The Oppression Of Women Essay

1165 words - 5 pages

The historic novel Les Misérables by Victor Hugo tells the story of several characters who fall victim to 19th-century French society. Fantine, a struggling single mother, is forced into circumstances that parallel what countless women face today. Unable to find work and falling behind on her debts to her child’s caretakers, Fantine is forced to sell all of her belongings, hair, teeth, and eventually her body. She did not choose to enter into prostitution, as many women today do not; they are forced into sexual slavery as a means to survive. They are treated as mere sex objects in this exploitative and demeaning industry. They become vulnerable to rape and sexual abuse, and are forced to ignore it out of fear and social stigmas. Fantine is but a fictional representation of countless women throughout the world today who must face the hardships of sex trafficking and rape culture. However, society has taught us that this is the norm and these women are to blame for their circumstances. Rape culture in today’s society has created a negative perception of sex trafficking victims leading to the oppression of women.
People do not think that sex trafficking is a current problem because it takes a different form in the United States than it does in most other countries. This type of modern-day slavery disguises itself through prostitution and pimping, which are both seen as normal, harmless institutions. The media tells us that women who participate in either activity live high-end lifestyles, that prostitution is a “glamorous and wealth-producing ‘job’ for girls” when in reality they lack emotional support, education, and employment opportunities (Shelley 241). Les Misérables sheds light on the true circumstances these women are in; Fantine was abandoned by her lover, she is homeless, and the best caretakers she can afford for her child are abusive. Fantine defies the false representation that society has created for women that have been trafficked. The majority of them did not choose prostitution and they do not wish to be there. A 2003 study found that “89 percent of women in prostitution want to escape,” showing that it is not a glamorous profession but rather a trap (U.S. Department of State 99). This false representation of sex trafficking shows society’s inherent oppressive attitude on the subject, preferring to disguise and ignore the problems these women face as opposed to addressing them and helping women to improve their circumstances.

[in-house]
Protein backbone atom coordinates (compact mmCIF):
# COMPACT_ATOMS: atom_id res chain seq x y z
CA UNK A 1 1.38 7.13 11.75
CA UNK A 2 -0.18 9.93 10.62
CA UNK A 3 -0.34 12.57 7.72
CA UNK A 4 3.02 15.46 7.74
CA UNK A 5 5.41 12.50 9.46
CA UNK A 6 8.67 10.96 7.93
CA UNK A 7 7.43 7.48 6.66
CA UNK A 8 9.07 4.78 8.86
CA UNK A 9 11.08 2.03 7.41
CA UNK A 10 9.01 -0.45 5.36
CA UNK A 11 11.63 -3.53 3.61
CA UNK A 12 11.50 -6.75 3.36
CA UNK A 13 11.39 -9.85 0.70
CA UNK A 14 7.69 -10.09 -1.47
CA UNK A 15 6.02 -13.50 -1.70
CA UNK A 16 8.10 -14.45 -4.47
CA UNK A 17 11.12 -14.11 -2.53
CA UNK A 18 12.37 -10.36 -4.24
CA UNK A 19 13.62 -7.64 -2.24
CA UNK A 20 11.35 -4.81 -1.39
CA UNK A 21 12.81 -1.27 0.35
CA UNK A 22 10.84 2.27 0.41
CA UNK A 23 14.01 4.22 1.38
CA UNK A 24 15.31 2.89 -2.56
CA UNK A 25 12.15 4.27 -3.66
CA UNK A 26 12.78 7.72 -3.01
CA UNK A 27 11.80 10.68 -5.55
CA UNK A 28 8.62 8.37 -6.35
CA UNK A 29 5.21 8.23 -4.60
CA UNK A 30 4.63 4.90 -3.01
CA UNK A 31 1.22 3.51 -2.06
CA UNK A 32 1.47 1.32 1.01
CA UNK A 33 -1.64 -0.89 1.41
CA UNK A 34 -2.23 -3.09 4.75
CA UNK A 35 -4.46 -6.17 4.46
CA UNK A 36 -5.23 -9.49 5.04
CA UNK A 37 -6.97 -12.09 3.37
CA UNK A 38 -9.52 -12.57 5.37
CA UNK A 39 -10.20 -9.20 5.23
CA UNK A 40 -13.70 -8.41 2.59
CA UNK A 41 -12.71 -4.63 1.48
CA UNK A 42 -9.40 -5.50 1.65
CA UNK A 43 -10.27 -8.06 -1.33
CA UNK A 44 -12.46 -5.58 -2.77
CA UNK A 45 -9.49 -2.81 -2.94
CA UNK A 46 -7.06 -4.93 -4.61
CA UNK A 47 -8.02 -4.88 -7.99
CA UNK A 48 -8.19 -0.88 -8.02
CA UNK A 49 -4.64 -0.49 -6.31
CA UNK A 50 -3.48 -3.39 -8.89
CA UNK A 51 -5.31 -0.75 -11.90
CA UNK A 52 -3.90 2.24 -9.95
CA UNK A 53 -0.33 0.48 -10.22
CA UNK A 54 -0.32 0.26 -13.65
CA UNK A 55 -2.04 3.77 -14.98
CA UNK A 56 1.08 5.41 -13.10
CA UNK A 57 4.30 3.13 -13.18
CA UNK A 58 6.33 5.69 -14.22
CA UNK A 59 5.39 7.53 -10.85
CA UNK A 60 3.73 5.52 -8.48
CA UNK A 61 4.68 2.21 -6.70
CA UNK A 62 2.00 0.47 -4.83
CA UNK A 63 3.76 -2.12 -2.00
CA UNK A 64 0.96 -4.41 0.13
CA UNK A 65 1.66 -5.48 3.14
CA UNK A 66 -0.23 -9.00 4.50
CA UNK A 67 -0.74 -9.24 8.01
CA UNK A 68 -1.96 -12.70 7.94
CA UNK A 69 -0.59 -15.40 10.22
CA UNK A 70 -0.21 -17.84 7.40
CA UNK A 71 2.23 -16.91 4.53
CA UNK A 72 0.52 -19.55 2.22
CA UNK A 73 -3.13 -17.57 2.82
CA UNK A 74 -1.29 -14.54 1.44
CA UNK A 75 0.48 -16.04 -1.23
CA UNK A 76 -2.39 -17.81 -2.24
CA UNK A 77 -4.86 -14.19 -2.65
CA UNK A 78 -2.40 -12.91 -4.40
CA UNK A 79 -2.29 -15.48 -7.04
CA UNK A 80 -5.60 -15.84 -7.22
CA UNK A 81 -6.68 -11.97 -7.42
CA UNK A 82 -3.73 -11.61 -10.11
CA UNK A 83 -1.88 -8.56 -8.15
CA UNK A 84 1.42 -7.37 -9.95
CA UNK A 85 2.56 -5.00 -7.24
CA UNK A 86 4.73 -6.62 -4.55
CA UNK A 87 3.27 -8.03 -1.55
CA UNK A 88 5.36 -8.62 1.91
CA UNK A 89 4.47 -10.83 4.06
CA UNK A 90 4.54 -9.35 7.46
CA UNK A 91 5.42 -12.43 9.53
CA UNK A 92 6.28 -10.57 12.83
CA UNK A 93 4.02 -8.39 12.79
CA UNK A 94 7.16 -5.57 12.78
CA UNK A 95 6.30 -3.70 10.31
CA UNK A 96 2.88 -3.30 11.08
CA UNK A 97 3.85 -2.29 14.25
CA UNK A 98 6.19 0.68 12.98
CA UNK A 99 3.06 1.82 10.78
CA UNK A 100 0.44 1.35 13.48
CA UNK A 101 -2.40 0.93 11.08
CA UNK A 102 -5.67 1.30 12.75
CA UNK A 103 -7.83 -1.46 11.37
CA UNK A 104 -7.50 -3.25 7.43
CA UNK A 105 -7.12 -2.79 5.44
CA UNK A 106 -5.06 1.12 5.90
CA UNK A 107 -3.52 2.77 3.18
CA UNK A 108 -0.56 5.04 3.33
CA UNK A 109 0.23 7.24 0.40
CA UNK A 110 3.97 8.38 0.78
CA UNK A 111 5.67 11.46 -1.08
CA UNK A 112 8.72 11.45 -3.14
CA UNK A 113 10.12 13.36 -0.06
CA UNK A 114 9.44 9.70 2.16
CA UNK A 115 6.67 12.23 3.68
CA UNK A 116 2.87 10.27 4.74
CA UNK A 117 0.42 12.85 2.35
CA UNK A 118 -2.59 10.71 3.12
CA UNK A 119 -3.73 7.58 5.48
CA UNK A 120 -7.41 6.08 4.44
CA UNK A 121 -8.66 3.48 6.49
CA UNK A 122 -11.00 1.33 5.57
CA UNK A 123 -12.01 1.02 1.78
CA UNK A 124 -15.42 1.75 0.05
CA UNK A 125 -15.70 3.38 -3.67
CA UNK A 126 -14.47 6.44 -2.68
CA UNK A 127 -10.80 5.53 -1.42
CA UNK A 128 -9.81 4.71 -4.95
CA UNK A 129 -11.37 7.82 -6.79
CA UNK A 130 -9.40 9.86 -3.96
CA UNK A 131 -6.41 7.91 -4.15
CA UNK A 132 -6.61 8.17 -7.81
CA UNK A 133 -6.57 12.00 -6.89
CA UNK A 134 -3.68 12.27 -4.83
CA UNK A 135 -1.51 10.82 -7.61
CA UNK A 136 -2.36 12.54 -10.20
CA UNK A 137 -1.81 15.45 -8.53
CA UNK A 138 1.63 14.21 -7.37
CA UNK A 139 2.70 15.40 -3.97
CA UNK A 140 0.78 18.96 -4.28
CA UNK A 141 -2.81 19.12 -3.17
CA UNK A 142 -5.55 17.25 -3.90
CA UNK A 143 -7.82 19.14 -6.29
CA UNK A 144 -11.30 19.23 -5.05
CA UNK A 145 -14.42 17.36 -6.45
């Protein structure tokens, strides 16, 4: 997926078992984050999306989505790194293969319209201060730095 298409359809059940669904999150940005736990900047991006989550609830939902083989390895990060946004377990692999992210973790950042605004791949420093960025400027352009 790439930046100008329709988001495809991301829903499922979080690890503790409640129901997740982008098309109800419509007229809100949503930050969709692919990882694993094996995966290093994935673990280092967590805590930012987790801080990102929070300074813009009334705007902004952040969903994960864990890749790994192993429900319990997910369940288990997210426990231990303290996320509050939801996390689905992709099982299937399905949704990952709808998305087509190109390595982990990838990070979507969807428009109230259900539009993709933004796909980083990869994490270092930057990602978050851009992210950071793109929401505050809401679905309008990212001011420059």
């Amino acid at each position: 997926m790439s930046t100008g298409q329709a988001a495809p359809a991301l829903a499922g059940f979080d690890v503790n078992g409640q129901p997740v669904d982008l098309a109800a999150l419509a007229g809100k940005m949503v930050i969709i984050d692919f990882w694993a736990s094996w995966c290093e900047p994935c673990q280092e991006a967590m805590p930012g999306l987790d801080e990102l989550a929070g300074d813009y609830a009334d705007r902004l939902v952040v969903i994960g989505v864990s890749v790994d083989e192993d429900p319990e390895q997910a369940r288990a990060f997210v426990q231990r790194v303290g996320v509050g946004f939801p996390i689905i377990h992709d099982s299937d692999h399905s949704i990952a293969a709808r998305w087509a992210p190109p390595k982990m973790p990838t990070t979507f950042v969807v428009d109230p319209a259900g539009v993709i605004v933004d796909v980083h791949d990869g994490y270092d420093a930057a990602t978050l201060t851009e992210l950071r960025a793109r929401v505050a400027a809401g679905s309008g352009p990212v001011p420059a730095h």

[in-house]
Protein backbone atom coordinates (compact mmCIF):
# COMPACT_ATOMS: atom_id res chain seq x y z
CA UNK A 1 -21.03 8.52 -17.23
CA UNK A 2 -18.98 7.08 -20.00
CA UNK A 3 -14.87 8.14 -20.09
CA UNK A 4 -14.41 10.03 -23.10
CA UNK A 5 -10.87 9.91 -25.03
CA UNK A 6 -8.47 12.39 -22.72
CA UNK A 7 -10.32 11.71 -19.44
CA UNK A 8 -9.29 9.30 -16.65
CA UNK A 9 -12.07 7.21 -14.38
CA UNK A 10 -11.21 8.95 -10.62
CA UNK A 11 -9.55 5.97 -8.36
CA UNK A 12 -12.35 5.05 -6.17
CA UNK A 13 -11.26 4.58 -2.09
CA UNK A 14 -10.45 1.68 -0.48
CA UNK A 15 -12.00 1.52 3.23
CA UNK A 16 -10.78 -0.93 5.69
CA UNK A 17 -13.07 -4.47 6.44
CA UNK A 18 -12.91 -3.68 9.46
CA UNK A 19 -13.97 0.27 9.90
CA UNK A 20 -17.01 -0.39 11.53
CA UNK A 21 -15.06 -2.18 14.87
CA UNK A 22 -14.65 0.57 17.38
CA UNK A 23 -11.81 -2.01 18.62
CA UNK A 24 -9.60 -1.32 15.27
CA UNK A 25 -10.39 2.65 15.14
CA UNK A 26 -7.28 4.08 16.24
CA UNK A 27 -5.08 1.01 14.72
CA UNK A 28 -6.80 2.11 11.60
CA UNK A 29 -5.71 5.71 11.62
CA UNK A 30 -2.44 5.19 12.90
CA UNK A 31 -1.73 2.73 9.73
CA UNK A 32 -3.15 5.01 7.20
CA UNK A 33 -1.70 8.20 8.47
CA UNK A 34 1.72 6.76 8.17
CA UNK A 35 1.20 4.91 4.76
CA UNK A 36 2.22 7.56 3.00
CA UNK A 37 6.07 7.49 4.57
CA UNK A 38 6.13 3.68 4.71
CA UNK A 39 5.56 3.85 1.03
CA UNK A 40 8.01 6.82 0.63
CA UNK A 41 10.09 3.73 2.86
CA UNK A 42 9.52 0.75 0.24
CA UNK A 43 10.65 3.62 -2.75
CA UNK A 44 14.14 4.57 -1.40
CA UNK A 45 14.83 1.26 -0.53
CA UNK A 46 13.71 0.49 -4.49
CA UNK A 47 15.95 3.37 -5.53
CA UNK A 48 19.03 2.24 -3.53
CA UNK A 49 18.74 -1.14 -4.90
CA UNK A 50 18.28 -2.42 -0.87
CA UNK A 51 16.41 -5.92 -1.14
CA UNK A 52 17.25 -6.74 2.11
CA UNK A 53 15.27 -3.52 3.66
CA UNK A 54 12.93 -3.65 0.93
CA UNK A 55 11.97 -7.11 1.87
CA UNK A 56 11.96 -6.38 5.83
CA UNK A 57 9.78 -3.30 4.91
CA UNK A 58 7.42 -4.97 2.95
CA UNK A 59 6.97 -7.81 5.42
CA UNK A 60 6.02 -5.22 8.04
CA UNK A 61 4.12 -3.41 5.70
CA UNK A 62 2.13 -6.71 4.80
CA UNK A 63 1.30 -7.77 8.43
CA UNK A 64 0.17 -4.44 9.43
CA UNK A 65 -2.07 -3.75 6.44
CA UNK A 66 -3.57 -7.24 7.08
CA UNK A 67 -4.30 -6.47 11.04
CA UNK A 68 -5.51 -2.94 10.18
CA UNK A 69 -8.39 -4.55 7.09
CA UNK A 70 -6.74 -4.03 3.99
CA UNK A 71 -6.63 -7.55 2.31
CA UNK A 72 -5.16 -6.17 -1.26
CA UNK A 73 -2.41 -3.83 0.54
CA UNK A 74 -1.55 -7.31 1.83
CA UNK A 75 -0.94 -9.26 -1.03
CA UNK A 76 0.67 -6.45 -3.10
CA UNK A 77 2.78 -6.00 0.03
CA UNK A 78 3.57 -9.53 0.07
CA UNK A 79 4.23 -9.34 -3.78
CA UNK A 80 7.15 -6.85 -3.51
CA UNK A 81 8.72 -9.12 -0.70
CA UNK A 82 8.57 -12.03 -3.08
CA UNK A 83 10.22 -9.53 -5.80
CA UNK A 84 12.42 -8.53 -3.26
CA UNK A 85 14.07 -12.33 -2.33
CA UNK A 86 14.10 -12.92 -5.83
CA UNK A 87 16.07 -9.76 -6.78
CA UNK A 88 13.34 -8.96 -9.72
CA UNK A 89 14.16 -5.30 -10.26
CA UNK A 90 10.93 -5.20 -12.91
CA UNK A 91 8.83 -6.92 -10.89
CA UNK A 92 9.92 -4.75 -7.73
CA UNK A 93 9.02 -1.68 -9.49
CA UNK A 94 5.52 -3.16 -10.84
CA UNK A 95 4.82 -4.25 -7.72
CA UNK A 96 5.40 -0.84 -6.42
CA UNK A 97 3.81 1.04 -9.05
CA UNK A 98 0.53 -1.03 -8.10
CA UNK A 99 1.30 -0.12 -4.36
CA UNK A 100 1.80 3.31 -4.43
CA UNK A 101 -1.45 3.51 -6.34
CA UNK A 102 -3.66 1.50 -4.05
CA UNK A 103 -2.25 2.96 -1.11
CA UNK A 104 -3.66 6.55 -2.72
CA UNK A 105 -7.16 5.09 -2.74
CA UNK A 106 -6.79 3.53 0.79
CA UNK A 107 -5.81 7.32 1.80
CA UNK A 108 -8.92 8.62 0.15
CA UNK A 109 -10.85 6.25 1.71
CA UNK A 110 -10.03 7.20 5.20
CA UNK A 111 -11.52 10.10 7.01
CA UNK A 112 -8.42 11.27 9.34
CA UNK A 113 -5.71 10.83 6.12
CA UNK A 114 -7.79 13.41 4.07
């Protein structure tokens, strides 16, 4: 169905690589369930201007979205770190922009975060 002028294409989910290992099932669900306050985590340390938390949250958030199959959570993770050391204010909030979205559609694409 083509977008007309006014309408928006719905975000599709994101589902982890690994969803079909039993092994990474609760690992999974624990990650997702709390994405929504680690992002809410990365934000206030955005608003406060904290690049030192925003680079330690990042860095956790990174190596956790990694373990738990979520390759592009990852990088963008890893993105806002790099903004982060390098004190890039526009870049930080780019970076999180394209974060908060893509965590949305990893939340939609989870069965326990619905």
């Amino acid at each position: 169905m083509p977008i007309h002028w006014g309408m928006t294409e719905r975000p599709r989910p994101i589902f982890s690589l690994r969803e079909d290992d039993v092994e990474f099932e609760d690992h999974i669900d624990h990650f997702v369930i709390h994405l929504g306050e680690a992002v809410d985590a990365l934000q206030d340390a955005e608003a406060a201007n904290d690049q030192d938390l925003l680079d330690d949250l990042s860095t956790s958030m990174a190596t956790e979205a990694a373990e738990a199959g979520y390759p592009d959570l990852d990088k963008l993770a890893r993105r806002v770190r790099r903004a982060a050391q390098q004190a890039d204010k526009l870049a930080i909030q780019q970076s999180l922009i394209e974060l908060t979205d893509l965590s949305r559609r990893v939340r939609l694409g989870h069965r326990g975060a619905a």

Aside from the cultural normalization of prostitution, sex trafficking is harmful towards women in a number of ways. It creates physical, emotional, and psychological trauma. Most women in sex trafficking are “victims of ‘sadistic and predatory’ violence by customers” and many of the women themselves suffer from drug addiction and mental illness (Navarro 97). Research shows that the majority of women in prostitution have been raped, physically assaulted, and meet the criteria for post traumatic stress...

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